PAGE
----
The constitutive equations contain eleven material parameters, namely, E, ν, k, b, Q, C 1, a 1, C 2, a 2, Z and n. The kinematic hardening behaviour is described by C 1, a 1, C 2 and a 2, where a 1 and a 2 are the saturated values of the kinematic hardening variables, and C 1 and C 2 indicate the speed with which the saturation is reached. The isotropic hardening is depicted by Q and b, where Q is the asymptotic value of the isotropic variable R at saturation and b indicates the speed towards the saturation. The initial size of the yield surface is represented by k, E is the Young’s modulus, ν is the Poisson’s ratio, and Z and n are viscous parameters. The identification of material parameters began with a step-by-step procedure to obtain an initial set of parameters. These initial parameters are then used to obtain the optimised parameters in a simultaneous procedure. The experimental results, including monotonic, stress-relaxation and cyclic tests were used as inputs in a simultaneous identification procedure. The essence of this method is seeking a global minimum in the differences between the experimental data and corresponding simulation results. The parameter values, optimized from the uniaxial test data of LSHR at 725°C, are listed in Table 1. Comparisons of the experimental data and the model simulations are given in Figure 2a for monotonic tensile and stress relaxation behaviour (strain rate = 0.0083%/s, maximum strain 1%) and in Figure 2b for stabilized loop of a strain-controlled cyclic test (strain rate = 1%/s, strain range Δε = 1% and strain ratio = 0). It can be seen that the simulations compare very well with the experimental results. The above material model has been programmed into a user defined material subroutine (UMAT) using a fully implicit integration and the Euler backward iteration algorithm, and implemented in the finite element software ABAQUS (Zhao & Tong, 2008).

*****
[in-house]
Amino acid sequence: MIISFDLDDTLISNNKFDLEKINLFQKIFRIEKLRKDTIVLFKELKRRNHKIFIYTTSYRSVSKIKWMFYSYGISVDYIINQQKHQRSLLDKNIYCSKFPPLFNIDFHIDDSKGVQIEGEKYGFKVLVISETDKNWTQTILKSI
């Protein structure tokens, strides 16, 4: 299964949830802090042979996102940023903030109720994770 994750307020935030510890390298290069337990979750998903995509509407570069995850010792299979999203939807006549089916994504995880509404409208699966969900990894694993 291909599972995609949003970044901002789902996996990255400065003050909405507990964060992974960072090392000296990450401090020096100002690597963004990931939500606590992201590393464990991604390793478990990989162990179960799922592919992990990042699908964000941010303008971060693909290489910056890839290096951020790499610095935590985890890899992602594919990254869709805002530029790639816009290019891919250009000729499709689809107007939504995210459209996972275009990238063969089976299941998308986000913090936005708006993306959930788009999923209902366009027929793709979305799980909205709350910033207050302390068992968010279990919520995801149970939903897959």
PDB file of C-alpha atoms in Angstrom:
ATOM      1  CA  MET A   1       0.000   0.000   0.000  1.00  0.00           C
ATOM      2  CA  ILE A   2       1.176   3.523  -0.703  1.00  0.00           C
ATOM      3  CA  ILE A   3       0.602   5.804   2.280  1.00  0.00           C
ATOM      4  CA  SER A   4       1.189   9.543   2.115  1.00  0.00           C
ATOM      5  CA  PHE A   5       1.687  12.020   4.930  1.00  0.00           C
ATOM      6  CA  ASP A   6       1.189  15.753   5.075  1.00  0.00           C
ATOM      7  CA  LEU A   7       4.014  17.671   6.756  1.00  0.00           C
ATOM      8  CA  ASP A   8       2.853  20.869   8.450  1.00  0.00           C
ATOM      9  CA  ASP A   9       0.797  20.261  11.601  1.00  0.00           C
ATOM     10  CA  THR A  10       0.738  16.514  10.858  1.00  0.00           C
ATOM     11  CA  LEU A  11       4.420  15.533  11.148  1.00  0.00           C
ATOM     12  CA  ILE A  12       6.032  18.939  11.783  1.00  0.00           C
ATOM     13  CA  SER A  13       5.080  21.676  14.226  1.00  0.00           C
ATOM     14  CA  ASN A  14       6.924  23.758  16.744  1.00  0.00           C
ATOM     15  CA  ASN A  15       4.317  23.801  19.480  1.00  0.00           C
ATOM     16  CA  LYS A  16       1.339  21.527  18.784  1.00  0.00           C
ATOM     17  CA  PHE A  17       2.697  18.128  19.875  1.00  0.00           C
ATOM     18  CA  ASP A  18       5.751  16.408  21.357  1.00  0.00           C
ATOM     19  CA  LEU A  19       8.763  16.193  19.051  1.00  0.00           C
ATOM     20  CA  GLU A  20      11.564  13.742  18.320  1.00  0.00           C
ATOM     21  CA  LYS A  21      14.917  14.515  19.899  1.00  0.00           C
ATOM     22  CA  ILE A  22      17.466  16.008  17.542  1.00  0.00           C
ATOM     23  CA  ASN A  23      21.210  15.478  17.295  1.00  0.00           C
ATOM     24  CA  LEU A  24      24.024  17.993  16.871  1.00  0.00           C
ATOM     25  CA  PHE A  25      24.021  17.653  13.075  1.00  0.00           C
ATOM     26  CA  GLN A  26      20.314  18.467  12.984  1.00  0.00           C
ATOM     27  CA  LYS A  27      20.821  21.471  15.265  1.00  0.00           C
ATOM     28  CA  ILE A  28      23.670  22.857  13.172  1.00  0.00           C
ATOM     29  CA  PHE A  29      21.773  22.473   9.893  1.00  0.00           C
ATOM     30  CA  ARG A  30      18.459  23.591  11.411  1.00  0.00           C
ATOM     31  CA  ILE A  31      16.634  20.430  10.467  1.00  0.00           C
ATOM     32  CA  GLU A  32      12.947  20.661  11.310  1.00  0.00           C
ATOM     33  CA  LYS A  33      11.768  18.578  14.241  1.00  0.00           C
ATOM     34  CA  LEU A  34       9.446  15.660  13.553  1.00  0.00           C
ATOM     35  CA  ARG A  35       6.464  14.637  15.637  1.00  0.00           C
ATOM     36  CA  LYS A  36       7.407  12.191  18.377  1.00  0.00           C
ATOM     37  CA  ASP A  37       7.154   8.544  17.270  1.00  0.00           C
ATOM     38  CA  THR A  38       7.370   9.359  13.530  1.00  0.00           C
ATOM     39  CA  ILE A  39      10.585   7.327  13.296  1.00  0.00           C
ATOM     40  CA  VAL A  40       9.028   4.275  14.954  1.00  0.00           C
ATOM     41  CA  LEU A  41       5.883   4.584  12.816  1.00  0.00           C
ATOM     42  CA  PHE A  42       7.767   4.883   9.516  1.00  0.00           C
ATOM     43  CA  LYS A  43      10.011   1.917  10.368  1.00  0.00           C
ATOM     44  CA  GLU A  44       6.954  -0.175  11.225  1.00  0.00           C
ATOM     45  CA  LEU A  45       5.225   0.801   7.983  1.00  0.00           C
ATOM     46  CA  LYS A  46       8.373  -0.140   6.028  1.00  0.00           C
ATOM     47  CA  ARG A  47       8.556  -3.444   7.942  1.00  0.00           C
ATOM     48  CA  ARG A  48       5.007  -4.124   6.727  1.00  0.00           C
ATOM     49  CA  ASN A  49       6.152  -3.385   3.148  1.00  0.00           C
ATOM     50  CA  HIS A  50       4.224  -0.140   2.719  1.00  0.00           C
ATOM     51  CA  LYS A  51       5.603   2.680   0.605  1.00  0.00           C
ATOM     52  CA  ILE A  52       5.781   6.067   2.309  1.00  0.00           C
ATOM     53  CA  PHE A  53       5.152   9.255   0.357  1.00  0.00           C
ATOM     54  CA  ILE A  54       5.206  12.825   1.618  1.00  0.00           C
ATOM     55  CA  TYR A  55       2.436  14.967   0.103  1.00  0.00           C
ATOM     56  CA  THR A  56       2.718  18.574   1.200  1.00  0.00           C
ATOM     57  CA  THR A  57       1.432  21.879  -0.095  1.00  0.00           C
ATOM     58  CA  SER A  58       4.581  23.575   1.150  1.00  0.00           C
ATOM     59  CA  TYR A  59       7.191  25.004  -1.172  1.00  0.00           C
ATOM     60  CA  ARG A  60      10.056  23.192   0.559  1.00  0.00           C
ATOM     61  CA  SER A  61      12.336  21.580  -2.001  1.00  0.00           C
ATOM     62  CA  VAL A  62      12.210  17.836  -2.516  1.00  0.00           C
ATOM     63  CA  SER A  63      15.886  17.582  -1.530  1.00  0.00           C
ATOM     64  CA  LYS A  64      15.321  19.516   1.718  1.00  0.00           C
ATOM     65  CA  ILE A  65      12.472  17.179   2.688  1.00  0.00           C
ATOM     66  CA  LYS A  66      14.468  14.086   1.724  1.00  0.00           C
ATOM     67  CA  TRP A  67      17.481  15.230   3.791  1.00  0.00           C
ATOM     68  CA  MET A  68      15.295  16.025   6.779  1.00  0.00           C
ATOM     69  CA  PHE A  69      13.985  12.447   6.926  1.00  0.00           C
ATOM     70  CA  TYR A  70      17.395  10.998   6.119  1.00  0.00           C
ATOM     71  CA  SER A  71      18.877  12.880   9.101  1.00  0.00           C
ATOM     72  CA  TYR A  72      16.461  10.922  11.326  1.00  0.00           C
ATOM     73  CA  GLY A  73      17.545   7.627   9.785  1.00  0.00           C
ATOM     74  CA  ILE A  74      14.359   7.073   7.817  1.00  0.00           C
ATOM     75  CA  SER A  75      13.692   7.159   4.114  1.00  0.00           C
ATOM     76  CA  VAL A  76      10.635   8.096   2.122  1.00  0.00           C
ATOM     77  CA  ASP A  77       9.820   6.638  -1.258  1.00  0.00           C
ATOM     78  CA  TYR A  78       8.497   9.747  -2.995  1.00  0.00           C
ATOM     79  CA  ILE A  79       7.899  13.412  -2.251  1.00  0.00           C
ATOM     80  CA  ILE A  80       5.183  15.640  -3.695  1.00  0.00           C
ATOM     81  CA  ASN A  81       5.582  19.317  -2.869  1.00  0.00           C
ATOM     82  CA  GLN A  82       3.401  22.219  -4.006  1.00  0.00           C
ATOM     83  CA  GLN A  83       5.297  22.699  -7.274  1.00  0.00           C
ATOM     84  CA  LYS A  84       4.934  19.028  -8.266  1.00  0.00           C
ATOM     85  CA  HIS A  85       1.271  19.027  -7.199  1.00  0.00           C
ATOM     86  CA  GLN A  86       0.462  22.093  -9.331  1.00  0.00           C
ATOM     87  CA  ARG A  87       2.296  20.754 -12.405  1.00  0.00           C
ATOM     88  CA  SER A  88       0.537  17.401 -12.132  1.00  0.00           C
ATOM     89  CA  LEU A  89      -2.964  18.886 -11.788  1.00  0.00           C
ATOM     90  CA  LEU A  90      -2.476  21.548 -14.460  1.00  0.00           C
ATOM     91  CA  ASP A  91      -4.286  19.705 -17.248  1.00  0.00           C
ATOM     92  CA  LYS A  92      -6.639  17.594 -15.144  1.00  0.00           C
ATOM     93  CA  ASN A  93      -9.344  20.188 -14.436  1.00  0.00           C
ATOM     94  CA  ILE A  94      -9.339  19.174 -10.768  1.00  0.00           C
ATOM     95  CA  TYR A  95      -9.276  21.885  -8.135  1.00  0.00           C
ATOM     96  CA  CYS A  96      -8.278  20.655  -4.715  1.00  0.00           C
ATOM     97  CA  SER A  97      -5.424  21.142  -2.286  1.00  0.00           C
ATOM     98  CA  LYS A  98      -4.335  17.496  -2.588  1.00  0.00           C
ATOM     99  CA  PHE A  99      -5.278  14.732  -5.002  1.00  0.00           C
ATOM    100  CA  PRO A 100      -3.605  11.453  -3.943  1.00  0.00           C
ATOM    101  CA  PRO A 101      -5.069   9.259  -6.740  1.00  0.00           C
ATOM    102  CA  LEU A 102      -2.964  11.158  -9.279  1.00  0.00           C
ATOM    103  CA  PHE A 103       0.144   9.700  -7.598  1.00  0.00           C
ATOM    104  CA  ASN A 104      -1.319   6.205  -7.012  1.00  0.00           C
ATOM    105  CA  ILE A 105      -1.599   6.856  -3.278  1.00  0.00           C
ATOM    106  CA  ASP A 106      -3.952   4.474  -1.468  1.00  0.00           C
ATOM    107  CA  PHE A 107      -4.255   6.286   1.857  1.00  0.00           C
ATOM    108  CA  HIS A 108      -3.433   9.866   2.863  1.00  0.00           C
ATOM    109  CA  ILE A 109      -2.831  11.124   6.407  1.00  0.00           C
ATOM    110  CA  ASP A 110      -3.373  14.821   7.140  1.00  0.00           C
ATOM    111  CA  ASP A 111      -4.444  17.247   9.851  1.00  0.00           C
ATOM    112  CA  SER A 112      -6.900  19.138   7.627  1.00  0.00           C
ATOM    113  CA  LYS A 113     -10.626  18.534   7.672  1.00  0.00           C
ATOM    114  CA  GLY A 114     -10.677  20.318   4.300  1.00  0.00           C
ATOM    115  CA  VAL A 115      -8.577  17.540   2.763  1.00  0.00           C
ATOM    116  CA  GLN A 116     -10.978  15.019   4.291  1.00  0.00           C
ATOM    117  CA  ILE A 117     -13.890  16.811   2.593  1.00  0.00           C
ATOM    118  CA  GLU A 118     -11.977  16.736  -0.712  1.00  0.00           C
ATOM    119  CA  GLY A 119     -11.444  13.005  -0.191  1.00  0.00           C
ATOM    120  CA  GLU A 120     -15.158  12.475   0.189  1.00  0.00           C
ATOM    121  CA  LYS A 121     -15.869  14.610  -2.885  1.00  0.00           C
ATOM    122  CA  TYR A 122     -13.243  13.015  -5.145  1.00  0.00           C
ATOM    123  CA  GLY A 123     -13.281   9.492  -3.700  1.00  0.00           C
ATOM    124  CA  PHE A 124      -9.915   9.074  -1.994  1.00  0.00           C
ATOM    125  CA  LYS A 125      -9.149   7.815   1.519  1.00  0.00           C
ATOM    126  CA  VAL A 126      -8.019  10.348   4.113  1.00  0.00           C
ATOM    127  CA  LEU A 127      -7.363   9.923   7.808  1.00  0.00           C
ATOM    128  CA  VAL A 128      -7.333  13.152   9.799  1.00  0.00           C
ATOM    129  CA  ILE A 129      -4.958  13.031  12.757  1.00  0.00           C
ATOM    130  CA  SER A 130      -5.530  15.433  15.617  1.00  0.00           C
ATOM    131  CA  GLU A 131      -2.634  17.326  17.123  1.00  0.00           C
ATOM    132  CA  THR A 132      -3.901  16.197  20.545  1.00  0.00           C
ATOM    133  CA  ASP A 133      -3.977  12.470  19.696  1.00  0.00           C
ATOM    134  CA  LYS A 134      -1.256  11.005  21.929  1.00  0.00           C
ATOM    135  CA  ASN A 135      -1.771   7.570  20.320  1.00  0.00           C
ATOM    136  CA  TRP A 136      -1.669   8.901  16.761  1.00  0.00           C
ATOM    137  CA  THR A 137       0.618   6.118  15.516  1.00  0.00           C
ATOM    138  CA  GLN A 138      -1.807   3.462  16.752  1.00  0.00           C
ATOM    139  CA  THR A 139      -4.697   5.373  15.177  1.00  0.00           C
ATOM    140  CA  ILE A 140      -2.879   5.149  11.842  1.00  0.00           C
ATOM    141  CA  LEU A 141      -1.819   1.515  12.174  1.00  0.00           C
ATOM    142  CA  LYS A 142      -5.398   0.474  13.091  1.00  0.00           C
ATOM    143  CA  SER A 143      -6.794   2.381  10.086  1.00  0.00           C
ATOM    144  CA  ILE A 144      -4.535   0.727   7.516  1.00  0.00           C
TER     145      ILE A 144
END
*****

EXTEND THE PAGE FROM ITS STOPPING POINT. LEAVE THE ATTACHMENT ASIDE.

Table 1

Optimised parameter values for the viscoplastic constitutive model

Parameters

Optimised values

E (GPa)

178.773

b

6.37

Q (MPa)

171.49

a 1 (MPa)

272.45

C 1

2123.61

a 2 (MPa)

306.78

C 2

2587.69

Z

2018.32

n

5.17

k (MPa)

126.23

Figure 2

Comparison of model simulation and experimental data for (a) tensile behaviour up to 1% strain (strain rate dε/dt =8.3 × 10 −5 /s), followed by stress relaxation for 500 s and (b) stabilized stress–strain loop under strain-controlled cyclic loading (strain rate dε/dt =10 −2 /s, strain range Δε = 1% and strain ratio R ε = 0).

Finite element modelling

Stationary crack analysis

A three-point bending specimen with dimensions shown in Figure 1a was considered for crack tip deformation analysis. The finite element mesh, as shown in Figure 3, consists of a combination of three-node and four-node first-order plane-strain elements with full integration. Two dimensional elements were chosen due to the prevailing plane-strain deformation of the specimen. Four-node fine elements, with size of 1 μm, were used near the crack-tip based on a convergency study. Cyclic load with a triangular waveform and a frequency of 0.5Hz was applied to the middle node on the bottom side of the specimen (Figure 3), which is also constrained in the x-direction to avoid the rigid body motion. While the two supports on the top side of the specimen are constrained in the y-direction to avoid rigid body rotation. For stationary crack analysis, the total crack length was chosen to be a = 4 mm, i.e., a/W = 0.4, which includes the notch with a depth of 2.5 mm and a precrack with a length of 1.5 mm. To verify the finite element model, stress intensity factors (SIF) were first computed, and the values are in total agreement with analytical solutions.
Figure 3

Finite element model for stationary crack analysis. (a) mesh for the SENB sample and (b) refined mesh near the crack tip (red line shows the crack).

XFEM analysis